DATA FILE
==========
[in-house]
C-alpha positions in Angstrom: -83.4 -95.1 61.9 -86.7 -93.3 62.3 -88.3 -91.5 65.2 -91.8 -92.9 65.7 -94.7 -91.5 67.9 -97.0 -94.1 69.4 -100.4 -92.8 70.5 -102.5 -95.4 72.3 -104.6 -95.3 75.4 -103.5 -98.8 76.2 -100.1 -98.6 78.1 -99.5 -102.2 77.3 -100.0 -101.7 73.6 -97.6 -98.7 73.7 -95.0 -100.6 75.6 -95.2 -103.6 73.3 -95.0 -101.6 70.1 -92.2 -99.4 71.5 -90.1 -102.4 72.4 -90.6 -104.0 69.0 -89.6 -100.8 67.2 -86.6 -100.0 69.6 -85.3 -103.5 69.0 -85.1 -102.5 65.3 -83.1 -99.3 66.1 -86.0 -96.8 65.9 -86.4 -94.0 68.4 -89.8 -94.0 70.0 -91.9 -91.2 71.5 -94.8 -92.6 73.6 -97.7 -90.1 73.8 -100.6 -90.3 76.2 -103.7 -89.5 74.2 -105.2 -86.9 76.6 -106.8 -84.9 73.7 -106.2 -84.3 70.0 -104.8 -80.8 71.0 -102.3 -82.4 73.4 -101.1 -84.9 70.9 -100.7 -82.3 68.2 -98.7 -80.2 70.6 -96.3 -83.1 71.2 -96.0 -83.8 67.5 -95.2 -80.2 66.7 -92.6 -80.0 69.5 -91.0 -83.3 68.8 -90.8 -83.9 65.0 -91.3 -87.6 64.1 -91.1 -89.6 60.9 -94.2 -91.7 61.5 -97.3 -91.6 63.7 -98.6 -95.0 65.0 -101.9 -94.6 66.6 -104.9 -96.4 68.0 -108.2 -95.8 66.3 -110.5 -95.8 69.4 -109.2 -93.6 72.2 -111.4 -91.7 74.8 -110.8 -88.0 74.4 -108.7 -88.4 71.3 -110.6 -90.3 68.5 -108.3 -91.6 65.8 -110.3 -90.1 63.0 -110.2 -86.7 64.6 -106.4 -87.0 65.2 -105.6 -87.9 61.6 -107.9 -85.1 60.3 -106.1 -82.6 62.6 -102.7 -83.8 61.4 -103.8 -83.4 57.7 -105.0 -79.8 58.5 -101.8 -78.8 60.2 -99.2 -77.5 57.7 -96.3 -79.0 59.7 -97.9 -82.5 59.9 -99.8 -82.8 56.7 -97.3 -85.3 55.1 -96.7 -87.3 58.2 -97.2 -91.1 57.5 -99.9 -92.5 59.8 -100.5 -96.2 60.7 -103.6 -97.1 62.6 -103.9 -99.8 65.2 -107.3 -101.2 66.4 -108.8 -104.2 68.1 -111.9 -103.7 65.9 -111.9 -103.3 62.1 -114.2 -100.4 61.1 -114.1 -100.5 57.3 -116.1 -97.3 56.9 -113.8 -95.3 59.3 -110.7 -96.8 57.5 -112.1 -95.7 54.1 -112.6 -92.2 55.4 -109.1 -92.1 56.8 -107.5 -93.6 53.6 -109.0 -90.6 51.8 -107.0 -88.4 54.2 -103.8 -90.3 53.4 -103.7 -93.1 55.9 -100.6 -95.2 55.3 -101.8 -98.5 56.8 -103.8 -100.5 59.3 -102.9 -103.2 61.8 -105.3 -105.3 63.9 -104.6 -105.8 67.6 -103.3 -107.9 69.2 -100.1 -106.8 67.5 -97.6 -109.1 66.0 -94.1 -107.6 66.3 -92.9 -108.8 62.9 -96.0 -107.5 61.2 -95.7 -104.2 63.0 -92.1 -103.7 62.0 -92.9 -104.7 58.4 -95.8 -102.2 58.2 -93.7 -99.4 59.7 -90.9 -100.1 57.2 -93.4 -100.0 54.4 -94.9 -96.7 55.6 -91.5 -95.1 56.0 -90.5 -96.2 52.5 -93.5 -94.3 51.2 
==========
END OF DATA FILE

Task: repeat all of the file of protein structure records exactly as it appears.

[in-house]
C-alpha positions in Angstrom: -83.4 -95.1 61.9 -86.7 -93.3 62.3 -88.3 -91.5 65.2 -91.8 -92.9 65.7 -94.7 -91.5 67.9 -97.0 -94.1 69.4 -100.4 -92.8 70.5 -102.5 -95.4 72.3 -104.6 -95.3 75.4 -103.5 -98.8 76.2 -100.1 -98.6 78.1 -99.5 -102.2 77.3 -100.0 -101.7 73.6 -97.6 -98.7 73.7 -95.0 -100.6 75.6 -95.2 -103.6 73.3 -95.0 -101.6 70.1 -92.2 -99.4 71.5 -90.1 -102.4 72.4 -90.6 -104.0 69.0 -89.6 -100.8 67.2 -86.6 -100.0 69.6 -85.3 -103.5 69.0 -85.1 -102.5 65.3 -83.1 -99.3 66.1 -86.0 -96.8 65.9 -86.4 -94.0 68.4 -89.8 -94.0 70.0 -91.9 -91.2 71.5 -94.8 -92.6 73.6 -97.7 -90.1 73.8 -100.6 -90.3 76.2 -103.7 -89.5 74.2 -105.2 -86.9 76.6 -106.8 -84.9 73.7 -106.2 -84.3 70.0 -104.8 -80.8 71.0 -102.3 -82.4 73.4 -101.1 -84.9 70.9 -100.7 -82.3 68.2 -98.7 -80.2 70.6 -96.3 -83.1 71.2 -96.0 -83.8 67.5 -95.2 -80.2 66.7 -92.6 -80.0 69.5 -91.0 -83.3 68.8 -90.8 -83.9 65.0 -91.3 -87.6 64.1 -91.1 -89.6 60.9 -94.2 -91.7 61.5 -97.3 -91.6 63.7 -98.6 -95.0 65.0 -101.9 -94.6 66.6 -104.9 -96.4 68.0 -108.2 -95.8 66.3 -110.5 -95.8 69.4 -109.2 -93.6 72.2 -111.4 -91.7 74.8 -110.8 -88.0 74.4 -108.7 -88.4 71.3 -110.6 -90.3 68.5 -108.3 -91.6 65.8 -110.3 -90.1 63.0 -110.2 -86.7 64.6 -106.4 -87.0 65.2 -105.6 -87.9 61.6 -107.9 -85.1 60.3 -106.1 -82.6 62.6 -102.7 -83.8 61.4 -103.8 -83.4 57.7 -105.0 -79.8 58.5 -101.8 -78.8 60.2 -99.2 -77.5 57.7 -96.3 -79.0 59.7 -97.9 -82.5 59.9 -99.8 -82.8 56.7 -97.3 -85.3 55.1 -96.7 -87.3 58.2 -97.2 -91.1 57.5 -99.9 -92.5 59.8 -100.5 -96.2 60.7 -103.6 -97.1 62.6 -103.9 -99.8 65.2 -107.3 -101.2 66.4 -108.8 -104.2 68.1 -111.9 -103.7 65.9 -111.9 -103.3 62.1 -114.2 -100.4 61.1 -114.1 -100.5 57.3 -116.1 -97.3 56.9 -113.8 -95.3 59.3 -110.7 -96.8 57.5 -112.1 -95.7 54.1 -112.6 -92.2 55.4 -109.1 -92.1 56.8 -107.5 -93.6 53.6 -109.0 -90.6 51.8 -107.0 -88.4 54.2 -103.8 -90.3 53.4 -103.7 -93.1 55.9 -100.6 -95.2 55.3 -101.8 -98.5 56.8 -103.8 -100.5 59.3 -102.9 -103.2 61.8 -105.3 -105.3 63.9 -104.6 -105.8 67.6 -103.3 -107.9 69.2 -100.1 -106.8 67.5 -97.6 -109.1 66.0 -94.1 -107.6 66.3 -92.9 -108.8 62.9 -96.0 -107.5 61.2 -95.7 -104.2 63.0 -92.1 -103.7 62.0 -92.9 -104.7 58.4 -95.8 -102.2 58.2 -93.7 -99.4 59.7 -90.9 -100.1 57.2 -93.4 -100.0 54.4 -94.9 -96.7 55.6 -91.5 -95.1 56.0 -90.5 -96.2 52.5 -93.5 -94.3 51.2 